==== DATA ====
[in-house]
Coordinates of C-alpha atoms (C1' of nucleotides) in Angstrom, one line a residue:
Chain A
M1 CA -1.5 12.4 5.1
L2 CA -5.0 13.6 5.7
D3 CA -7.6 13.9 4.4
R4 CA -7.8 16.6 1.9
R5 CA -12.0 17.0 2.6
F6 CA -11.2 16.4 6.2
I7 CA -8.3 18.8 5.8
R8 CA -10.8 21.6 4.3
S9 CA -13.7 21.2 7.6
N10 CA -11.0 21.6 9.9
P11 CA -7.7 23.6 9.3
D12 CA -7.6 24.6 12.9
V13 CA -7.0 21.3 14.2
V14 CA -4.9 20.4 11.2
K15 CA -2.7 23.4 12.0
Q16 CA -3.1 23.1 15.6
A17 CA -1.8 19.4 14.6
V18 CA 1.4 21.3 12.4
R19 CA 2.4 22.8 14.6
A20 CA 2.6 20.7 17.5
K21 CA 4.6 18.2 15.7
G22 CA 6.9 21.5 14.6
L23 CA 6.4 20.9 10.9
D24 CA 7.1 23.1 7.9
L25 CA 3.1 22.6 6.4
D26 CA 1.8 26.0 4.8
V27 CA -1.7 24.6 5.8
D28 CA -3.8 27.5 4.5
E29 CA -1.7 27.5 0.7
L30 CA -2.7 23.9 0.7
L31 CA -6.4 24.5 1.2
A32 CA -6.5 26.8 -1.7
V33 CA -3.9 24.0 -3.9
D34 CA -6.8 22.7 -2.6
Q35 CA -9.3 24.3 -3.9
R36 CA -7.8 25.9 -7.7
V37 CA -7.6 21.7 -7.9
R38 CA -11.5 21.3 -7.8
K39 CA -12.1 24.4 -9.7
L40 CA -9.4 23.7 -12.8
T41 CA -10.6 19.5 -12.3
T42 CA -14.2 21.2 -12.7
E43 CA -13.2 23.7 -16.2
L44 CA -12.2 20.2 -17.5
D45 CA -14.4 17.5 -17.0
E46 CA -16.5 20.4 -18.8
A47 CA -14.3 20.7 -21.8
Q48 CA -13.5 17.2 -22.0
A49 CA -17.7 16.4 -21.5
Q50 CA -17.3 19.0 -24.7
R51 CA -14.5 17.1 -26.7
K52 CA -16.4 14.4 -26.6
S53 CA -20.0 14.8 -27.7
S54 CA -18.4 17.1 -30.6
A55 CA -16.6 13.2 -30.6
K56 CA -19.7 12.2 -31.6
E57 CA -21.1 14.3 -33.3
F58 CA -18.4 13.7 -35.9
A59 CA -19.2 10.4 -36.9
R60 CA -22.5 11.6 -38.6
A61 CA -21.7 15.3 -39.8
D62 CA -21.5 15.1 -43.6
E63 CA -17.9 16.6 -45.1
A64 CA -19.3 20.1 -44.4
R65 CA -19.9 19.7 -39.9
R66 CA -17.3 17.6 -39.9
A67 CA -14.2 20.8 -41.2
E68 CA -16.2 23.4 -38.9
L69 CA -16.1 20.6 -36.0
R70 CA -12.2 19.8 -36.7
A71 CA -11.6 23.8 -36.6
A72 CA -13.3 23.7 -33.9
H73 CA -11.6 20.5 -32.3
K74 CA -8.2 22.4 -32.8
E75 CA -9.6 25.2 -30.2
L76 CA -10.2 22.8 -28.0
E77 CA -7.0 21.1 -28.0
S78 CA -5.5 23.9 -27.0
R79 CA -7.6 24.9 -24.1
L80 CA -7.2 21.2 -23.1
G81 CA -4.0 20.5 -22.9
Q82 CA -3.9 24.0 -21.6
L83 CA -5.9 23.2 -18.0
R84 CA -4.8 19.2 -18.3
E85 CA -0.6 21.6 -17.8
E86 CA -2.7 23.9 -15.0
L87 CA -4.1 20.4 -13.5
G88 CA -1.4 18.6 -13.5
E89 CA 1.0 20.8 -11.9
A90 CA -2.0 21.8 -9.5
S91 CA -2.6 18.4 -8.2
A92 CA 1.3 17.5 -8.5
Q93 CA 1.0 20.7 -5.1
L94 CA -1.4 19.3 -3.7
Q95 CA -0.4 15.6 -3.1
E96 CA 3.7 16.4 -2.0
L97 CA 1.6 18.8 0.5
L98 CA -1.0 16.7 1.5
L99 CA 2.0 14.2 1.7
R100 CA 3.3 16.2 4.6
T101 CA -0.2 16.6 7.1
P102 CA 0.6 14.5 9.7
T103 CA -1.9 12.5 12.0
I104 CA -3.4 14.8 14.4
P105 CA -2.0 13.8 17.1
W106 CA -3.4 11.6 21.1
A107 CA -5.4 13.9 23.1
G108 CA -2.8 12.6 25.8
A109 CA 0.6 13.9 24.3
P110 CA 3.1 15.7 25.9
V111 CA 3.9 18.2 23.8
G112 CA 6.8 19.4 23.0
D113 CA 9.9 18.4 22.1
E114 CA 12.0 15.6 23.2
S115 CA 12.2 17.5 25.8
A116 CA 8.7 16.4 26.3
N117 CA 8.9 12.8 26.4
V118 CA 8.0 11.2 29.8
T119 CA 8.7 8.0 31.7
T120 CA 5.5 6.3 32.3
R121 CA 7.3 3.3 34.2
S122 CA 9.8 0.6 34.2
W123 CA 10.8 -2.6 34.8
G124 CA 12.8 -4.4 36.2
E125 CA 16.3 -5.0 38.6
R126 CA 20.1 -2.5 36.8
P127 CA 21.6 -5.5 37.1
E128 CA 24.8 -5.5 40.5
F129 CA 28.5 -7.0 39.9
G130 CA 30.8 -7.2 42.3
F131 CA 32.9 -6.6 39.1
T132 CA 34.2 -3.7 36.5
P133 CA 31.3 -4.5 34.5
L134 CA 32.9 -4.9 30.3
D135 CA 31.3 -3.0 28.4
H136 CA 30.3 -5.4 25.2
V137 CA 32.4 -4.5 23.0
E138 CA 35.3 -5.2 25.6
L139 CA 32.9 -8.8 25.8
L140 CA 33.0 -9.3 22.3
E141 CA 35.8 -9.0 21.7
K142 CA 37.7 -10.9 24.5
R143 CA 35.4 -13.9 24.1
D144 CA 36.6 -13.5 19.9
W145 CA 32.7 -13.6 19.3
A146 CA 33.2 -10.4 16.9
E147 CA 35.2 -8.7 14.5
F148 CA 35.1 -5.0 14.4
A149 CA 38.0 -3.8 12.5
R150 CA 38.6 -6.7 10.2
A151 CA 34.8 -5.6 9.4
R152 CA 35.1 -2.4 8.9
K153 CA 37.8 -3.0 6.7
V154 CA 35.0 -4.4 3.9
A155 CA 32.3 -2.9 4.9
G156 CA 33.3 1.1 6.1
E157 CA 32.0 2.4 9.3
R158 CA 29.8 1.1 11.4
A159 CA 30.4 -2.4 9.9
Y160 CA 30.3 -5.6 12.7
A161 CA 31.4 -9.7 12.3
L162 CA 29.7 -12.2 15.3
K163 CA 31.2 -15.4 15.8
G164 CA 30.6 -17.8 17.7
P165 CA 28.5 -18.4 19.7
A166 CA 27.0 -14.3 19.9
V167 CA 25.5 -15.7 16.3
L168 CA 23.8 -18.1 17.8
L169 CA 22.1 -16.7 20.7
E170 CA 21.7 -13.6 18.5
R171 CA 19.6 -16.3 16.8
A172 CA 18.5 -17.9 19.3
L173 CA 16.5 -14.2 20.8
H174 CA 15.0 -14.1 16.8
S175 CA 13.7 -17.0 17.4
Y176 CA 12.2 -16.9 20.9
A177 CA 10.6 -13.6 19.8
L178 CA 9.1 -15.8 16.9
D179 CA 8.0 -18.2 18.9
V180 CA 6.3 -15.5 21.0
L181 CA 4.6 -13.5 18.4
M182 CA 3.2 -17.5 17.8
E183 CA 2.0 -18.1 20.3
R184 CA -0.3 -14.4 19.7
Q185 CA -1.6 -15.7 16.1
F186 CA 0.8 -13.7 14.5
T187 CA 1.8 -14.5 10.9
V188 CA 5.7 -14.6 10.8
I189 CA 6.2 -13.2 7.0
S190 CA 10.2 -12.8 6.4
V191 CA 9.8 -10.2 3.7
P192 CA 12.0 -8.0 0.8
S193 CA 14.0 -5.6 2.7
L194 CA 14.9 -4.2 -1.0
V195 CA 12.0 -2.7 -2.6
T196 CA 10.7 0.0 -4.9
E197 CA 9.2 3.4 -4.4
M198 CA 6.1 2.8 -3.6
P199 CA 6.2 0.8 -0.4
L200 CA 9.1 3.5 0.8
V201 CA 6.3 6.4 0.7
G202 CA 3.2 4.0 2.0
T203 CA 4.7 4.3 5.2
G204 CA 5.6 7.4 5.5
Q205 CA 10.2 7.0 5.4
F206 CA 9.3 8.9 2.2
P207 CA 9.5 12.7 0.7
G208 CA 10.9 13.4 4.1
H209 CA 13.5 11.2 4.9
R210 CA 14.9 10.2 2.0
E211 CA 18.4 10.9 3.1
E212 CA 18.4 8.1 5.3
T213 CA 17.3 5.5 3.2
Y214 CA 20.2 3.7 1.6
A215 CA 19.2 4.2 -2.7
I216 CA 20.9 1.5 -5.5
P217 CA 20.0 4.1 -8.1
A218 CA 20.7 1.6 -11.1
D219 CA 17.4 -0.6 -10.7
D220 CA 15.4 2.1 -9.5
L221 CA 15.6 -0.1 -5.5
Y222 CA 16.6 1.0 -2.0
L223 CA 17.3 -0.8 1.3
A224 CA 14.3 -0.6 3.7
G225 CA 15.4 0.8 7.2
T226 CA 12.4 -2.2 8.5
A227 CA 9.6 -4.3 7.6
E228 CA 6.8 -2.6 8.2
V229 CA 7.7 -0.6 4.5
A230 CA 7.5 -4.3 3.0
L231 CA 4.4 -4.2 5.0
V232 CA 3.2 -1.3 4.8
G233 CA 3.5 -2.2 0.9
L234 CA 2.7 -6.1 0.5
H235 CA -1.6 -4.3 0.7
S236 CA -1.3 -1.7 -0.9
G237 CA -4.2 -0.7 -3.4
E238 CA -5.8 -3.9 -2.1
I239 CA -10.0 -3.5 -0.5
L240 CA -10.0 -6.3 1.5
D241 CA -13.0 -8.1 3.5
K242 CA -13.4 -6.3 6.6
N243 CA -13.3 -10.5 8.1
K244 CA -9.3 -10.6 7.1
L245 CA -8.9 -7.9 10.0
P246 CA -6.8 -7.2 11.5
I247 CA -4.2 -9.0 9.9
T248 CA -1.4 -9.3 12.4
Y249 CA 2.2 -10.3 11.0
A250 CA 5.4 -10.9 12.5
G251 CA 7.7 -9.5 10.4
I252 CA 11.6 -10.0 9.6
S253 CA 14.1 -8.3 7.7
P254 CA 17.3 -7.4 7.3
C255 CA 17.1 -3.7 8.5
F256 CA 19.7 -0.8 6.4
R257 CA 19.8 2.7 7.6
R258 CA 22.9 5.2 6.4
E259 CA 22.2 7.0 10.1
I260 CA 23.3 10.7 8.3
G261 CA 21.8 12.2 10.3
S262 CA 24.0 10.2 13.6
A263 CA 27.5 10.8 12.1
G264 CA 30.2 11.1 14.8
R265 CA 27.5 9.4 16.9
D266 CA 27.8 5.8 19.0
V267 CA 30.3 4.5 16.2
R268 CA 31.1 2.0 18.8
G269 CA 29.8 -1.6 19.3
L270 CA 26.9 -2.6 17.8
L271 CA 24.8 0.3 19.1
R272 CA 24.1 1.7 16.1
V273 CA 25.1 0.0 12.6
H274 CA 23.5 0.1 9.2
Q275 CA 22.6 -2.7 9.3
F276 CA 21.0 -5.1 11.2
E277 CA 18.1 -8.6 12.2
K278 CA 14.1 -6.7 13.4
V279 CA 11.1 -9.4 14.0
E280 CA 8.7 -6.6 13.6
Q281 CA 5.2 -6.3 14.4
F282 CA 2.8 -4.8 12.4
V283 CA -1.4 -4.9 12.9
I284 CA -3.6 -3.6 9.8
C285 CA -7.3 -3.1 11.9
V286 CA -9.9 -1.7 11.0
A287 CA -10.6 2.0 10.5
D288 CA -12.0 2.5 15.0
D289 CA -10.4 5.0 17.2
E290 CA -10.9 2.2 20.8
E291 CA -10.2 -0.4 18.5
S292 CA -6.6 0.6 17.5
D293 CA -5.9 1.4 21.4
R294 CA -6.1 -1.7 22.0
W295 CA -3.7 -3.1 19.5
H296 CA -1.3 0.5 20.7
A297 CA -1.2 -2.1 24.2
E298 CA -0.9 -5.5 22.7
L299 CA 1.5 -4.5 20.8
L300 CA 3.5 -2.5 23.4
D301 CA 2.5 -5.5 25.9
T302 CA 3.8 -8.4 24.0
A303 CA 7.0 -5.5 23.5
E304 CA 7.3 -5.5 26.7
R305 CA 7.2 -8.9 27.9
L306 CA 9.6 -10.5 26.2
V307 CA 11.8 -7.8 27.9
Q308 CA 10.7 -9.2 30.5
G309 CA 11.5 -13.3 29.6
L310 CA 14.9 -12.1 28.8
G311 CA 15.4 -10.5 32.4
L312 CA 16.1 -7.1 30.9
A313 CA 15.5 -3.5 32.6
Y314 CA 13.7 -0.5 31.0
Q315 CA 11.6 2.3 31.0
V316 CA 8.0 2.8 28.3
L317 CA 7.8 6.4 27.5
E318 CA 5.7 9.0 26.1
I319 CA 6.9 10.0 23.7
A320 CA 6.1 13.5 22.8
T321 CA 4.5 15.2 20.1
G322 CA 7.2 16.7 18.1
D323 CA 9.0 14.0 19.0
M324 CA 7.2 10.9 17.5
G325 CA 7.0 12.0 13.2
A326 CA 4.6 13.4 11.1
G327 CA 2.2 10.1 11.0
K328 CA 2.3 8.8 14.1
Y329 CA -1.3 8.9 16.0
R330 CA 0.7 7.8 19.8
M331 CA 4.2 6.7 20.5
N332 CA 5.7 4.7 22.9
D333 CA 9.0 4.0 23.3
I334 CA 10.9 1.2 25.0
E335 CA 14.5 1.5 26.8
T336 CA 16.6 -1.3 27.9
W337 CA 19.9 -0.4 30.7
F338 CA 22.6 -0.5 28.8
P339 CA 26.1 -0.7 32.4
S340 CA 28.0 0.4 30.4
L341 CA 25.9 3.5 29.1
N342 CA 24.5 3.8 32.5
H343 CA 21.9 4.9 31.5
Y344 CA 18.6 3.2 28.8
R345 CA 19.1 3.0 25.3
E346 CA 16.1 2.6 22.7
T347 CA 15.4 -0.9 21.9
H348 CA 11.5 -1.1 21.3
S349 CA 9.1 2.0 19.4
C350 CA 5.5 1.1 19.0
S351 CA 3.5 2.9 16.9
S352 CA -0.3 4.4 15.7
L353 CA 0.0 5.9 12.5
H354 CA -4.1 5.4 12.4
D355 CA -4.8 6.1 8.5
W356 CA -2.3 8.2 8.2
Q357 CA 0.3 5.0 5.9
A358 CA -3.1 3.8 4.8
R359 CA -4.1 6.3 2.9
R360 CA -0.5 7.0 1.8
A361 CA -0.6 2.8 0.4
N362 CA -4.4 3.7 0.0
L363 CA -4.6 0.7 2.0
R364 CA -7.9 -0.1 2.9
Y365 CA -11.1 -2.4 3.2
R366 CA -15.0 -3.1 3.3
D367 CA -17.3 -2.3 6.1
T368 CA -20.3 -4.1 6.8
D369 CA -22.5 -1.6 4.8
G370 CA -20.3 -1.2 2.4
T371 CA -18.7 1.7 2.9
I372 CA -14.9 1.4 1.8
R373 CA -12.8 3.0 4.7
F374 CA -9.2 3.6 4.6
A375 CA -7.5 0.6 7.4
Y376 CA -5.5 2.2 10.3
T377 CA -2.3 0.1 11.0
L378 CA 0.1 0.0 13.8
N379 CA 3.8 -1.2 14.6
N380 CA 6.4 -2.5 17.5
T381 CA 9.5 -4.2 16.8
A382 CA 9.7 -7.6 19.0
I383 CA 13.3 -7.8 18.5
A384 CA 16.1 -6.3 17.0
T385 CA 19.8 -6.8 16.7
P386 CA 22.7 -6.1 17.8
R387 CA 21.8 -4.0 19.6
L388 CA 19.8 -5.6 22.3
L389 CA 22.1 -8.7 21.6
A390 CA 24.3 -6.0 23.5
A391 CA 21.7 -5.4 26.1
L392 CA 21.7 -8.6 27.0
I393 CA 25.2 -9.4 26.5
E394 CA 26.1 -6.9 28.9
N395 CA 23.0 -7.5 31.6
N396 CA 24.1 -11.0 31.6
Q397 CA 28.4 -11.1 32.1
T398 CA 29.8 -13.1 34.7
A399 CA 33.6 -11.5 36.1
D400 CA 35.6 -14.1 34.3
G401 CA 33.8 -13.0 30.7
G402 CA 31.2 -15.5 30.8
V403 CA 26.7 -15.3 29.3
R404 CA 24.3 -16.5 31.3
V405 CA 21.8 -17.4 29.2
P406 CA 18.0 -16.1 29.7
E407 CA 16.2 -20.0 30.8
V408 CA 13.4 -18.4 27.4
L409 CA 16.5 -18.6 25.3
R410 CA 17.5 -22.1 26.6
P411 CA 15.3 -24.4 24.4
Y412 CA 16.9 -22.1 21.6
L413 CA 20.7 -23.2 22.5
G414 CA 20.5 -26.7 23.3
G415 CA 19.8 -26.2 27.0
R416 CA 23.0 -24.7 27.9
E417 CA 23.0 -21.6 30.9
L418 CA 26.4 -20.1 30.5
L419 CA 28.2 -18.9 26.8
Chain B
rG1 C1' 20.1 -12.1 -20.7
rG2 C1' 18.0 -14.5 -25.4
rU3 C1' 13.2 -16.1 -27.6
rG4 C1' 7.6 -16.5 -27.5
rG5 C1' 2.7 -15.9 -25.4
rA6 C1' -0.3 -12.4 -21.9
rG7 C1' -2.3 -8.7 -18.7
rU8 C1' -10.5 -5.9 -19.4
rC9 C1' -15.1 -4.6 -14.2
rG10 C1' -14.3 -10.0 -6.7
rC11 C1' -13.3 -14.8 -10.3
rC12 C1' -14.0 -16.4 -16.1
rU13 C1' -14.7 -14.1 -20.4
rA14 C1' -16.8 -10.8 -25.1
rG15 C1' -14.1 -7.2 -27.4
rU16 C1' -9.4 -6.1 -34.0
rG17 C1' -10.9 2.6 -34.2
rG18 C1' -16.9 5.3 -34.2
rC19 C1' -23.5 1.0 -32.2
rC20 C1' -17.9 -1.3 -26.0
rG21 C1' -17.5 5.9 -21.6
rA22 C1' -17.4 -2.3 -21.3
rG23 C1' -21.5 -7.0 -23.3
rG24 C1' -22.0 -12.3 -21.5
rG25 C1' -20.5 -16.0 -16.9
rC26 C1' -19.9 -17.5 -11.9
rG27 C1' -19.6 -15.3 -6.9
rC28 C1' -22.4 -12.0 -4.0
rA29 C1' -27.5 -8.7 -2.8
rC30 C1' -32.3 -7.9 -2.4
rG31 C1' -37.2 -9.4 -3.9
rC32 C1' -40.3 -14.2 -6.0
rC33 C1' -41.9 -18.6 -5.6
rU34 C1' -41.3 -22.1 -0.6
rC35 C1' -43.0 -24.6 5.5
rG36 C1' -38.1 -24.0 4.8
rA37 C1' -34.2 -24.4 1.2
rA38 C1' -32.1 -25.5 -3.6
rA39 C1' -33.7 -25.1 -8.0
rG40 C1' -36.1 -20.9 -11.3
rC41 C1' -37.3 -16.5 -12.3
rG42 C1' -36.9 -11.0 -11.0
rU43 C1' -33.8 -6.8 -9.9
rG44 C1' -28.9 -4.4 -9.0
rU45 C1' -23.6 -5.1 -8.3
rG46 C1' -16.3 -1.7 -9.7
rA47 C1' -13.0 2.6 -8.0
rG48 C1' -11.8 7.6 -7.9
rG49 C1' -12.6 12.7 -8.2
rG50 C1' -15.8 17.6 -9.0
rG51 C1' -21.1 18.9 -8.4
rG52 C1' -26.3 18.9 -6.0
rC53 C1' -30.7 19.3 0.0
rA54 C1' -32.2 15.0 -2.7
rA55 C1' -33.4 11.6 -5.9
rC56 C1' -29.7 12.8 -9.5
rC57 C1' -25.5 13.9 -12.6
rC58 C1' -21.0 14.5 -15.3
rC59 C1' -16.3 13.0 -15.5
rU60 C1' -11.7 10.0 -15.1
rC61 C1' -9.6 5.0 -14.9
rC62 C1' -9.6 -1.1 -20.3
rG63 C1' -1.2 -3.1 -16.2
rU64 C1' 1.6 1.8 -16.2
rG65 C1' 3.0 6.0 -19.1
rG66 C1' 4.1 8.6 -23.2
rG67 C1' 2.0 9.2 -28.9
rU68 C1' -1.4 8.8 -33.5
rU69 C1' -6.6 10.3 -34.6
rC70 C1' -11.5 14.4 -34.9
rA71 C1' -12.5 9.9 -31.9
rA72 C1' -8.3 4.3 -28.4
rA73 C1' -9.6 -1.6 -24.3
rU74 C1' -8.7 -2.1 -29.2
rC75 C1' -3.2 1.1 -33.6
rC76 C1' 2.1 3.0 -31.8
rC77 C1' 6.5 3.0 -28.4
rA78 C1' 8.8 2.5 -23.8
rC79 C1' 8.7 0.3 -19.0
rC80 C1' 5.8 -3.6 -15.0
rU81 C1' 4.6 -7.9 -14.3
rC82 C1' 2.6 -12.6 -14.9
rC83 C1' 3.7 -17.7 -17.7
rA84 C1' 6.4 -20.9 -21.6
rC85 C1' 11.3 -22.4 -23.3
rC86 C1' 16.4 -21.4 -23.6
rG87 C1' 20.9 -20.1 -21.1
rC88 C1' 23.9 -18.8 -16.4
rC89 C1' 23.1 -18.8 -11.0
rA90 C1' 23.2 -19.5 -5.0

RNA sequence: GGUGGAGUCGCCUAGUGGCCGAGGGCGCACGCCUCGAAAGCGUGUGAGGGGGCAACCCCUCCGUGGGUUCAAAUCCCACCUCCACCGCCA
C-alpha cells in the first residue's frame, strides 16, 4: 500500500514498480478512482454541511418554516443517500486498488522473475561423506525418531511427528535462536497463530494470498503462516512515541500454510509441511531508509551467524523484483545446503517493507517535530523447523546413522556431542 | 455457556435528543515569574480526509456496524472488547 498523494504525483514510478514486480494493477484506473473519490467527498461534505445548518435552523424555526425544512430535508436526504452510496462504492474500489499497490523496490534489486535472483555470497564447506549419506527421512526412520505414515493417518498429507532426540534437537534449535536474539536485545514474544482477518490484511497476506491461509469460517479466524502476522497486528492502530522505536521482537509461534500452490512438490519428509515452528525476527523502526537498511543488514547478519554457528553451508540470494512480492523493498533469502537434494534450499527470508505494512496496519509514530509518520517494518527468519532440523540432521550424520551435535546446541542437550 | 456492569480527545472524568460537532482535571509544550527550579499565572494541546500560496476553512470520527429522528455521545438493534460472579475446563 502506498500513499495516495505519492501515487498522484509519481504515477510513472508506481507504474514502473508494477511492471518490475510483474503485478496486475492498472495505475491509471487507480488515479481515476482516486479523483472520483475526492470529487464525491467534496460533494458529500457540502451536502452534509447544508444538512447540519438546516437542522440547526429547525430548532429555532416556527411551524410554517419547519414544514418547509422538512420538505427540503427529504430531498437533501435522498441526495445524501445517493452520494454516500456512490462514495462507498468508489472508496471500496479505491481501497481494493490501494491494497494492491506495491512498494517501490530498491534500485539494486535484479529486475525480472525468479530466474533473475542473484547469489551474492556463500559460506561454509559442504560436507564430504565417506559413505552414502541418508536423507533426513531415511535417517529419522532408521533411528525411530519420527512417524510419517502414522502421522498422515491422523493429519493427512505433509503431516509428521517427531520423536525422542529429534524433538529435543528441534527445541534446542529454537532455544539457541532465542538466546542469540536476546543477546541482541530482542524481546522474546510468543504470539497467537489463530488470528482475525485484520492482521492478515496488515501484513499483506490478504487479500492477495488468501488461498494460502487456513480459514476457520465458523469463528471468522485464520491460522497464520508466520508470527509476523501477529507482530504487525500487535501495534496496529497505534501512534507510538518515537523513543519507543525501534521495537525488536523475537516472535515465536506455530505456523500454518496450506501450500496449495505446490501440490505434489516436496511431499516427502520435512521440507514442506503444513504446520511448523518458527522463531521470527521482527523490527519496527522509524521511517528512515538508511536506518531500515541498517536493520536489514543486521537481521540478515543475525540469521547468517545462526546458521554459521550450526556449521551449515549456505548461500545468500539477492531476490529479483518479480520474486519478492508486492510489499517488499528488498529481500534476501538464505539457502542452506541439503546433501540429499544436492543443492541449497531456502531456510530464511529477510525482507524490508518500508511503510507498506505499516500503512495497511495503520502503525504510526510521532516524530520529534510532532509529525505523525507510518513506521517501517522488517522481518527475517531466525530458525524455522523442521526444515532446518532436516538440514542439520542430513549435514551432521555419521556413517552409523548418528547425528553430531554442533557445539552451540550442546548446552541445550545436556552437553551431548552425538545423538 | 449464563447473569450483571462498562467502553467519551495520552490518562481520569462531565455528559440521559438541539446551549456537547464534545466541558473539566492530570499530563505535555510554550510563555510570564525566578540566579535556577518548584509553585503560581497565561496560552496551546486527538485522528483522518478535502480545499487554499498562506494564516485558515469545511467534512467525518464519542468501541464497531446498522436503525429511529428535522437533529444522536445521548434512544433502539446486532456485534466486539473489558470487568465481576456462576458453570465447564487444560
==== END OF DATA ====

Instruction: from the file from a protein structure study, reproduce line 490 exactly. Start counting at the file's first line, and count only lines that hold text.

rG67 C1' 2.0 9.2 -28.9